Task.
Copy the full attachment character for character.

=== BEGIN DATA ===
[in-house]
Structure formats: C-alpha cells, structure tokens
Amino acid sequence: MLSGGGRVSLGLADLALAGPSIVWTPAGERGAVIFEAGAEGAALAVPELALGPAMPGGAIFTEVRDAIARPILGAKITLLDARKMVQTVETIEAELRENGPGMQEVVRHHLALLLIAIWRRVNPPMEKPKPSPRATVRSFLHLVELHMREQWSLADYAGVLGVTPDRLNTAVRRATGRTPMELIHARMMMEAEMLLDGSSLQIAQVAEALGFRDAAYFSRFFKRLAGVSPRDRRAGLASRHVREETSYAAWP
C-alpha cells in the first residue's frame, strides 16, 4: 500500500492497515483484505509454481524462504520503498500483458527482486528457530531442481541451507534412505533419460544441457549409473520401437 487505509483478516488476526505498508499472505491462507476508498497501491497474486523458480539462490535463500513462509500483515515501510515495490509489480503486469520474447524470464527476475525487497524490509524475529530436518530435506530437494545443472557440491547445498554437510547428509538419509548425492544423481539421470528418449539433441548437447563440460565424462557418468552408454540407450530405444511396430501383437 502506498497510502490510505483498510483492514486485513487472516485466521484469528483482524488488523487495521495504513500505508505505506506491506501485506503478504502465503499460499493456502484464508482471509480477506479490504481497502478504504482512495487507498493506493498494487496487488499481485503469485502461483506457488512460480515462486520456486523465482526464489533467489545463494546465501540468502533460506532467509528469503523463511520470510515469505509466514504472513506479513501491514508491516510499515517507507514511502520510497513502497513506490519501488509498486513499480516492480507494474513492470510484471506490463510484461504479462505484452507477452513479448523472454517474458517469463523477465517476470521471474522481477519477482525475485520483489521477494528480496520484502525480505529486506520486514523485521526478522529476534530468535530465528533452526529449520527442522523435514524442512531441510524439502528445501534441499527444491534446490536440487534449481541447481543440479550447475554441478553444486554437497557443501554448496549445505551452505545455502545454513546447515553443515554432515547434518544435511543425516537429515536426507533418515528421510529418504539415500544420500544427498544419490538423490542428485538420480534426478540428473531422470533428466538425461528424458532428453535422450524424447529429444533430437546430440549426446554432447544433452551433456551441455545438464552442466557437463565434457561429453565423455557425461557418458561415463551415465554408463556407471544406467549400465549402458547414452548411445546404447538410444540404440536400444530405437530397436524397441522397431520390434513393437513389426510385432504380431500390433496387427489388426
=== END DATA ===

[in-house]
Structure formats: C-alpha cells, structure tokens
Amino acid sequence: MLSGGGRVSLGLADLALAGPSIVWTPAGERGAVIFEAGAEGAALAVPELALGPAMPGGAIFTEVRDAIARPILGAKITLLDARKMVQTVETIEAELRENGPGMQEVVRHHLALLLIAIWRRVNPPMEKPKPSPRATVRSFLHLVELHMREQWSLADYAGVLGVTPDRLNTAVRRATGRTPMELIHARMMMEAEMLLDGSSLQIAQVAEALGFRDAAYFSRFFKRLAGVSPRDRRAGLASRHVREETSYAAWP
C-alpha cells in the first residue's frame, strides 16, 4: 500500500492497515483484505509454481524462504520503498500483458527482486528457530531442481541451507534412505533419460544441457549409473520401437 487505509483478516488476526505498508499472505491462507476508498497501491497474486523458480539462490535463500513462509500483515515501510515495490509489480503486469520474447524470464527476475525487497524490509524475529530436518530435506530437494545443472557440491547445498554437510547428509538419509548425492544423481539421470528418449539433441548437447563440460565424462557418468552408454540407450530405444511396430501383437 502506498497510502490510505483498510483492514486485513487472516485466521484469528483482524488488523487495521495504513500505508505505506506491506501485506503478504502465503499460499493456502484464508482471509480477506479490504481497502478504504482512495487507498493506493498494487496487488499481485503469485502461483506457488512460480515462486520456486523465482526464489533467489545463494546465501540468502533460506532467509528469503523463511520470510515469505509466514504472513506479513501491514508491516510499515517507507514511502520510497513502497513506490519501488509498486513499480516492480507494474513492470510484471506490463510484461504479462505484452507477452513479448523472454517474458517469463523477465517476470521471474522481477519477482525475485520483489521477494528480496520484502525480505529486506520486514523485521526478522529476534530468535530465528533452526529449520527442522523435514524442512531441510524439502528445501534441499527444491534446490536440487534449481541447481543440479550447475554441478553444486554437497557443501554448496549445505551452505545455502545454513546447515553443515554432515547434518544435511543425516537429515536426507533418515528421510529418504539415500544420500544427498544419490538423490542428485538420480534426478540428473531422470533428466538425461528424458532428453535422450524424447529429444533430437546430440549426446554432447544433452551433456551441455545438464552442466557437463565434457561429453565423455557425461557418458561415463551415465554408463556407471544406467549400465549402458547414452548411445546404447538410444540404440536400444530405437530397436524397441522397431520390434513393437513389426510385432504380431500390433496387427489388426